Alright – so, I have written about this issue extensively and have advocated for it in both the state and federal. Minnesota has passed an awesome law that will address the need to train and educate law enforcement in a manner that is culturally responsive. First, I want to give credit to the many many people in the autism community who fought like hell to pass this law. Noah M, Autism Soc of Minn, and others. Thanks for your relentless advocacy.
I first joined this effort years ago when my son had a behavior in the car in the middle of the highway. I called 911 and the state trooper that came pointed a gun at us. Let’s digest this, I am from Somalia, arguably the most dangerous country in the world and I have never had a gun pointed at me. I had to then stay calm and tell the officer my son has autism and he is having a behavior. And that I need him to help me get out of the highway and into a safe area. After I explained this to the state trooper, he was extremely supportive and helpful. Then I asked him if he has had any autism training. He replied not much maybe a few minutes with all of the other disability training which is not even that much.
So then as I have always done, I have put on my advocacy hat and tried to figure out what can I do so that the next autism family does not endure such a scary moment. First, I called the Department of Public Safety Commissioner Mona D’s office and tried to find out their policies for training state troopers about autism. Her office was very responsive and after I gathered data and facts, I made an appointment with their training person (s). They were also very receptive and helpful. After several meetings and email exchanges, they said around 15 min or so can be added to the hundreds of state troopers that get trained annually.
Then I contacted the city I live and Mpls mayors to see if they can also train their officers about autism and how to help if they are called for help. My wonderful case manager for my son and I met with the chief of policy in where I live. I have to say, I loved meeting this guy. He too said they can add autism training to their procedures. And, wait for it… the best part…. drum roll please…, he watched the young and the restless and the Kardashians. I mean a police chief who is down-to-earth and approachable. It does not get better than that. Hold your horses – all mayors and police chiefs are not created equal, I also met with Mpls mayor Jacob F. Keep in mind, I knew this guy way before he was a hotshot mayor and he was at least reasonable. No more, when we met with him, he promised nothing and offered even less. He was distant and simply took our votes for granted.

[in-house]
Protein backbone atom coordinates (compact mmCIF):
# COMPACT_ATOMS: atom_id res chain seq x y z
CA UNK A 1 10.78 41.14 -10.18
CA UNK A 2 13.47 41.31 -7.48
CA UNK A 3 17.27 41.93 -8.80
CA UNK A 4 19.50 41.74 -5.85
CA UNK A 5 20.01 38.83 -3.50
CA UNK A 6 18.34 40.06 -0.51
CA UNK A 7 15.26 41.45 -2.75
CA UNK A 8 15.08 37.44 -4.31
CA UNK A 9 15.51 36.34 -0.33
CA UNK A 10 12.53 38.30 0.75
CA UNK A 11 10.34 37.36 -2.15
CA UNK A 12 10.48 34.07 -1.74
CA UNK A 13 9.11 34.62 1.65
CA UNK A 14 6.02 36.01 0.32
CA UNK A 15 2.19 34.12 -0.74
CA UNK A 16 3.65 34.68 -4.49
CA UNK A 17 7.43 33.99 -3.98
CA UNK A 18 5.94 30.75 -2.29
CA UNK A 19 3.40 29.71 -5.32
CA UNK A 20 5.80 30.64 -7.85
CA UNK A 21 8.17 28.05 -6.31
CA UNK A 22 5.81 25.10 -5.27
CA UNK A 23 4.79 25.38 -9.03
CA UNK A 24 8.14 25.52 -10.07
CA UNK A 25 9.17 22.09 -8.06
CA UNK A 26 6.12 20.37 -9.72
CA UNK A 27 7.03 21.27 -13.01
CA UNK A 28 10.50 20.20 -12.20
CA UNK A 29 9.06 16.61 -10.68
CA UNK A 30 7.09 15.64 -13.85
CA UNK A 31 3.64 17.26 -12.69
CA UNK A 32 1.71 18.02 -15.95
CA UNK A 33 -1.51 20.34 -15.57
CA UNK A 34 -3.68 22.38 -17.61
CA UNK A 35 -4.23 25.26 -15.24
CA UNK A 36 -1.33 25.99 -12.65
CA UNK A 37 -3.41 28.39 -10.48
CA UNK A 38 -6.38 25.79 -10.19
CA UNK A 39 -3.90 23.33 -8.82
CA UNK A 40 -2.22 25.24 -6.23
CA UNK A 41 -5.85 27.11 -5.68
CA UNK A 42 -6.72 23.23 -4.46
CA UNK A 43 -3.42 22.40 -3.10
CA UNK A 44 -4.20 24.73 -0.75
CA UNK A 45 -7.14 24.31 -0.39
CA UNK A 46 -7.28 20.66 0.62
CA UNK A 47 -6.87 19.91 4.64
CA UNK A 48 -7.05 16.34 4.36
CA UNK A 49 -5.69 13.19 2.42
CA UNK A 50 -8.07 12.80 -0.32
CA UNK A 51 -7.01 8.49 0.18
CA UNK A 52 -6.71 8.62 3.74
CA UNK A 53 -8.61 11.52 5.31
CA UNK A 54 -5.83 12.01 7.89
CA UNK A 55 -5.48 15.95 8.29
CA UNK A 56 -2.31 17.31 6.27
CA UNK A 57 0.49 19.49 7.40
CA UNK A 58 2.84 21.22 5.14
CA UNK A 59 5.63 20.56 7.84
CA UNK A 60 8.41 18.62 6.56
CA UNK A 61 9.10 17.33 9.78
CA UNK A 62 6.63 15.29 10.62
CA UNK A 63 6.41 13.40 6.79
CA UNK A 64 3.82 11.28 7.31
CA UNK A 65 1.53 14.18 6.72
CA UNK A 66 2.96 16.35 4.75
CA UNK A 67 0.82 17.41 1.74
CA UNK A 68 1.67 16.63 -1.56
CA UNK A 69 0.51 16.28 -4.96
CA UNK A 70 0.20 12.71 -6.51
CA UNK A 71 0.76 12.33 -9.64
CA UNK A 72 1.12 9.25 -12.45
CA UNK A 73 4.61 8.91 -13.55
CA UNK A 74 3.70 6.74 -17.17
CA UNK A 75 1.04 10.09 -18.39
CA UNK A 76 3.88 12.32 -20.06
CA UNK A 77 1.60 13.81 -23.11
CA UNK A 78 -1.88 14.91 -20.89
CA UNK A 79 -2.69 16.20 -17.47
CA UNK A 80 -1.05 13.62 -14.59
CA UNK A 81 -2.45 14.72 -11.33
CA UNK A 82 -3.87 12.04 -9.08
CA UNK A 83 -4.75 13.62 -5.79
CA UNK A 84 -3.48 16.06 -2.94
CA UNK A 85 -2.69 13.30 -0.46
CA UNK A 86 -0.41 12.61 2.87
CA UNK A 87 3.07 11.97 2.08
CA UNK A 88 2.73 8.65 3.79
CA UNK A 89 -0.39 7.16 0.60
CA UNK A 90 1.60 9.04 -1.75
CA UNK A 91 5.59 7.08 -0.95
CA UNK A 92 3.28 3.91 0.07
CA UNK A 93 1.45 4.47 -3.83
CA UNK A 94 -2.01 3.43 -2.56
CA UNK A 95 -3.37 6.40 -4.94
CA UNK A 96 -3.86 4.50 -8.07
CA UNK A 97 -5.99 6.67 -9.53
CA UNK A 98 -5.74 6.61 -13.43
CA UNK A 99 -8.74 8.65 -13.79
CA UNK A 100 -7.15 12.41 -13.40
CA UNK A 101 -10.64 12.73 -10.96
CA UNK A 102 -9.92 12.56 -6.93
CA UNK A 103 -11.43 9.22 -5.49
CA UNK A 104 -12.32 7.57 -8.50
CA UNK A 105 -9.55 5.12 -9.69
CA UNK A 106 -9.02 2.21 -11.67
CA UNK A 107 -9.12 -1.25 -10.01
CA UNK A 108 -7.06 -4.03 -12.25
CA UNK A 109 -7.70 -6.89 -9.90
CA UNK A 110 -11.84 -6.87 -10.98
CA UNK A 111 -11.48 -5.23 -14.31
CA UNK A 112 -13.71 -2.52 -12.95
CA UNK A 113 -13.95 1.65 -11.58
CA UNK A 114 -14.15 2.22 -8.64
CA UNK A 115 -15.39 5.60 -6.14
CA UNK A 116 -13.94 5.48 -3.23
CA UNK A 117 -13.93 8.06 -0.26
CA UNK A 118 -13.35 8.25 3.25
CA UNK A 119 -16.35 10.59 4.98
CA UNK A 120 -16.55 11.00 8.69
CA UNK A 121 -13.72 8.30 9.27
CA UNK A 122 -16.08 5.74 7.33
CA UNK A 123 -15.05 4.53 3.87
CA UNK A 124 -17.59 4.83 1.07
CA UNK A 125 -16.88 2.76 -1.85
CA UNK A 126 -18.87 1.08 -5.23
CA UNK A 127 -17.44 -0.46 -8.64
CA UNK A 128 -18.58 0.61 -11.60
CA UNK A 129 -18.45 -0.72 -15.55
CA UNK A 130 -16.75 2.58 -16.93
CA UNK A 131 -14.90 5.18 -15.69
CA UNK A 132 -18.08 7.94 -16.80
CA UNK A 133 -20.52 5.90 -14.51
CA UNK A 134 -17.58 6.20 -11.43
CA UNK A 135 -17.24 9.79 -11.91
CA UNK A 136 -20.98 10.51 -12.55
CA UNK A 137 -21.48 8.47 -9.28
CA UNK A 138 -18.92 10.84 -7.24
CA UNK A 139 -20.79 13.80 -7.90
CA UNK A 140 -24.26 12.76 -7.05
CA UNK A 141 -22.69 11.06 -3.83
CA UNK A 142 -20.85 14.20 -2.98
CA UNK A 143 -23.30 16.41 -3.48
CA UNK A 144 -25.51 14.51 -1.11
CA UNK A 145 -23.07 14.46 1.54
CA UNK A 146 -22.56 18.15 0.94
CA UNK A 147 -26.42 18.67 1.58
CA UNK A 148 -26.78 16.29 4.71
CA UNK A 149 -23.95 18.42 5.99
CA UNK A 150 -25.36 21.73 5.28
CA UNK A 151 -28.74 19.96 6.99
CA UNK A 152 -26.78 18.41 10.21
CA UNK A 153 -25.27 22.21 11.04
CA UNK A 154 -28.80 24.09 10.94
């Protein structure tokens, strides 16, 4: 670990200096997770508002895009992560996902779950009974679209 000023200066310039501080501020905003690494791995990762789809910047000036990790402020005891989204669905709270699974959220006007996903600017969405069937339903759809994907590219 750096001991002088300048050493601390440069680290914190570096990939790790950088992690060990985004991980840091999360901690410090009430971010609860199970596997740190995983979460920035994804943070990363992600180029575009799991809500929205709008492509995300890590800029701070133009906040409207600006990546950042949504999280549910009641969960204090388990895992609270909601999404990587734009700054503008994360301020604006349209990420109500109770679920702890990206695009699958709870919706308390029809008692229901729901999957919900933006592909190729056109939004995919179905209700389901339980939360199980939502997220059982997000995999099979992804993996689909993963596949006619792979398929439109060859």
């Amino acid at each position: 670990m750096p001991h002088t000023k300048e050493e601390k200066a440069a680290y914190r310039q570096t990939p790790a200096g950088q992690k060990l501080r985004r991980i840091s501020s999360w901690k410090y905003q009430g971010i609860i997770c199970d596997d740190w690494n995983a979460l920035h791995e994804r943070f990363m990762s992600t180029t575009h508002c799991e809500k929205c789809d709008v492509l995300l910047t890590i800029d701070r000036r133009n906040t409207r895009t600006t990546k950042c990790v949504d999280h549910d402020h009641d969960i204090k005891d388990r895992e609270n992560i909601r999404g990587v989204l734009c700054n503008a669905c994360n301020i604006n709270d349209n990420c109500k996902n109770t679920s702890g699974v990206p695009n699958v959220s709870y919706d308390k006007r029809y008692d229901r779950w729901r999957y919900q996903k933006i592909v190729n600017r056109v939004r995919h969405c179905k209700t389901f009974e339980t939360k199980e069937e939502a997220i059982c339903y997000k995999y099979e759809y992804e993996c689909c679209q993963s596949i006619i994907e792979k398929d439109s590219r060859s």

Then I met the chair of the public safety in MN House Rep. M in an education advocacy meeting and started asking if a statewide bill that ensures autism training can be done because I can’t keep asking one city at a time as that will take forever and some of them may say no like Mpls did. By this time, others such as Noah and others were heavily advocating at the state capitol for this, so I joined. Finally, the law passed and was sent to the Minn Peace Officers committee. I called them to see if they can make sure and add cultural perspectives since all behaviors are embedded in their culture. Again, I was met with such a supportive and kind manner by their chair who is the chief of police in Mendota Heights. Now, it is out and it has been sent to me. It simply looks fantastic. It is inclusive, thoughtful, comprehensive, and really good.
I think the next step is to start this with the selected groups/agencies who will do the training and support law enforcement agencies.
You see if we see the glass as half full and figure out how to change our experiences into something usually some kind of a policy that helps the autism family behind us – then we all succeed.
The above words do not reflect any candidate, agency, or committee.
Idil – Somali Autism Mom & Advocate